Lamar Council Discusses Tiny Homes Regulations, Accepts Brownsfield Grant

Pond at North Gateway Park


The Lamar City Council, under the June 27th consent agenda, approved Ordinance No. 1523 which amends the Lamar Municipal Code, encouraging the residents to enjoy and safely use North Gateway Park.  The body of the ordinance pertains to an off-leash area for dogs at the park and use of a future designated archery range.  Ordinance No. 1254 was also passed and sets a program for identifying and registering vacant commercial buildings and provides for the responsibilities of owners of vacant buildings and structures as well as to work to speed the rehabilitation of those properties.  Ordinance No. 1255 annexes the Farm Credit of Southern Colorado property at 1301 East Olive Street into the boundaries of the City of Lamar.

Kristin Schwartz, City Treasurer provided an update to the council on the disposition of the second half of the ARP (American Recovery Project) funds. “They’re ready to be released and we’ve been in contact with the Department of Local Affairs (DoLA) on the necessary forms.”  She also said the online, city equipment auction, conducted by a firm called Purple Wave went well with the city selling approximately $69,000 worth of used materials and equipment.

City Administrator, Rob Evans, set July 13th as a future date for his Coffee with Rob, 7am sessions for the general public at Dunkin Donuts.  Wednesday, July 20th will be held at the city’s Public Works office on North 2nd Street and the 27th of July will be held at the Administrator offices in the City Complex.  “We want to be able to show residents a view of how the city operates from the employees’ side of things and residents can learn how some of the departments go about their business, serving the city,” he explained.  The council set Wednesday, July 6th for the 7am quarterly breakfast at the Lamar Truck Plaza.  City offices will be closed for the 4th of July on Monday and the annual fireworks display will not be held due to local fire hazard/drought conditions.  Evans said the city will take a look at either a show in which drones can perform like fireworks in the sky or even a laser show could be considered.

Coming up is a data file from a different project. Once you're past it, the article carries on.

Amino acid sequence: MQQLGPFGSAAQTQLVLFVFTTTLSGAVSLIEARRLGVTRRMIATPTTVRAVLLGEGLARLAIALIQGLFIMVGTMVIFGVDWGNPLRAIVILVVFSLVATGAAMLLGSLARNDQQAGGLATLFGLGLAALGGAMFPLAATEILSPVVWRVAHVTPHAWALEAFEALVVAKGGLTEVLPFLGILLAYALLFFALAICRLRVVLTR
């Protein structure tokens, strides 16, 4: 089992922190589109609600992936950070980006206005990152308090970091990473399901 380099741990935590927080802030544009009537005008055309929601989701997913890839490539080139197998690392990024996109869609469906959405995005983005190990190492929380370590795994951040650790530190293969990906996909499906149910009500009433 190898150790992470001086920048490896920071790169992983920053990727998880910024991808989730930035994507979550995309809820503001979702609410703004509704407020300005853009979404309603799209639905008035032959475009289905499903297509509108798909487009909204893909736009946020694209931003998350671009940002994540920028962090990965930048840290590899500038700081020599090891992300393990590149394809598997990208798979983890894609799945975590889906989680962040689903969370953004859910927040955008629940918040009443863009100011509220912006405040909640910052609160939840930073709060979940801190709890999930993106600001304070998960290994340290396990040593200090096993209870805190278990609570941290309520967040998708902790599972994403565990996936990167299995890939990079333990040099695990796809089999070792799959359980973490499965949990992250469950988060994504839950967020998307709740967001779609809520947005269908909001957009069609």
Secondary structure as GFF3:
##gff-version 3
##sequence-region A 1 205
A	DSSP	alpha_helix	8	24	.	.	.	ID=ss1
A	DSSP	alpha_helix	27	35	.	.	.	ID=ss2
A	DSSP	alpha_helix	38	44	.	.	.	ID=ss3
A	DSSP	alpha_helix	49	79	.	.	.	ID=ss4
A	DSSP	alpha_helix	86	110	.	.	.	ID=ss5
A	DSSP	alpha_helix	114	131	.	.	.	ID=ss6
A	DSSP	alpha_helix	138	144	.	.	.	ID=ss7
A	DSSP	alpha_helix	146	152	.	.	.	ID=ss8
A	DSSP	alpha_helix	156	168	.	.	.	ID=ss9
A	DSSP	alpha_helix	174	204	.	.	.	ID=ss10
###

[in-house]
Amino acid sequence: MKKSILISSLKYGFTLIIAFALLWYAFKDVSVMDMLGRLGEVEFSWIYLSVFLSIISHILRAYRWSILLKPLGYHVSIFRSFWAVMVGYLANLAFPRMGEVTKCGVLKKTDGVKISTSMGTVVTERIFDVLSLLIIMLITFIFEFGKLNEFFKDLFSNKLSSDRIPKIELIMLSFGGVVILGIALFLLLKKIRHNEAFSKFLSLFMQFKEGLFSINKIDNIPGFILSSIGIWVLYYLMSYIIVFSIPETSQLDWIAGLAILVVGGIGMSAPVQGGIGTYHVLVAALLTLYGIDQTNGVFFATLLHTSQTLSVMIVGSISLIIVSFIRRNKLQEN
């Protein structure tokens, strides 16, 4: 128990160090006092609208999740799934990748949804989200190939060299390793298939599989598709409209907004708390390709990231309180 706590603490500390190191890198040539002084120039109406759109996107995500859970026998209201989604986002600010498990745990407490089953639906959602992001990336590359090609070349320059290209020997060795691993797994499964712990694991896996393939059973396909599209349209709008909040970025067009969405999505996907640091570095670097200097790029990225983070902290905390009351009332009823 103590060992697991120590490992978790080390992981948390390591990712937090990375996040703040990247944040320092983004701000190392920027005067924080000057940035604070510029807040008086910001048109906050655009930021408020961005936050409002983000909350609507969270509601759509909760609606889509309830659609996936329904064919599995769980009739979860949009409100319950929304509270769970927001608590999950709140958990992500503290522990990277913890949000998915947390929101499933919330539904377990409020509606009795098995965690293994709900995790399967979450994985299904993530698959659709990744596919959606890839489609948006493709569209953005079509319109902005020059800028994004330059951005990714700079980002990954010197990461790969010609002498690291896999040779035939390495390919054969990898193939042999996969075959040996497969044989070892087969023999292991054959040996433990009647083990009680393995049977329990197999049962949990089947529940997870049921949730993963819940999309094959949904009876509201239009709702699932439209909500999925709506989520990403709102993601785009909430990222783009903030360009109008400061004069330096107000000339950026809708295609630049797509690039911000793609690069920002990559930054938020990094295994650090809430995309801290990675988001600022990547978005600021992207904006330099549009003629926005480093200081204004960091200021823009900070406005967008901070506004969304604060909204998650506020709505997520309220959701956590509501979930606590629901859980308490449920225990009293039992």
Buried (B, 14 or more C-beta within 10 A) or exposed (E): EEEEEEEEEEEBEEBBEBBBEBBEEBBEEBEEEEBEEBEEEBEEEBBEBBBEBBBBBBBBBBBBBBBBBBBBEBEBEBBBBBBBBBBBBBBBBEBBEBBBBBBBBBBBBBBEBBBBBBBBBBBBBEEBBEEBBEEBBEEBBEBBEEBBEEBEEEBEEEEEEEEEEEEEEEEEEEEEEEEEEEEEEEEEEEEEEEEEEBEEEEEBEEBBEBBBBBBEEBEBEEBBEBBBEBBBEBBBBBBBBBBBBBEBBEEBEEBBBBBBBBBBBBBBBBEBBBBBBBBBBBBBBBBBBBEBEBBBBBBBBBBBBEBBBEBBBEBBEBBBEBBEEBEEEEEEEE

Evans offered the city’s position to decline participation in the Family and Medical Leave Insurance Act (FAMLI) program.  If the city decided to use the program, every city employee would have automatic deductions taken from their pay starting in 2023, regardless of whether they believe participation would be the right choice for their family, given the cost and other time off benefits already provided by the City.  However, employees would still have the right to take part in the program if they choose.  By adopting Resolution No. 22-06-02, the city declines participation in the program.

Former city councilwoman, Bev Haggard, is the city’s liaison to the Ports to Plains Alliance, an amalgam of states working to provide a safe and speedy highway corridor connecting cities on a route between Mexico and Canada.  She visited the Port of Laredo, TX recently for a first-hand view of how 7-8,000 semi trucks cross the border into the U.S. a day.  She said trucks are scanned, inspected and even x-rayed to ensure that no illegal materials are brought into the country.  “One x-ray showed that a load of cinder blocks contained pounds of cocaine and it was detected because the middle portion of the blocks were scanning darker that others and when they investigated the load, they found the illegal drugs,” she explained.  The Port operates 18 hours a day with 250 employees.  Haggard added that a $27M highway project providing six additional miles of passing lanes between Wiley and Kit Carson continues construction.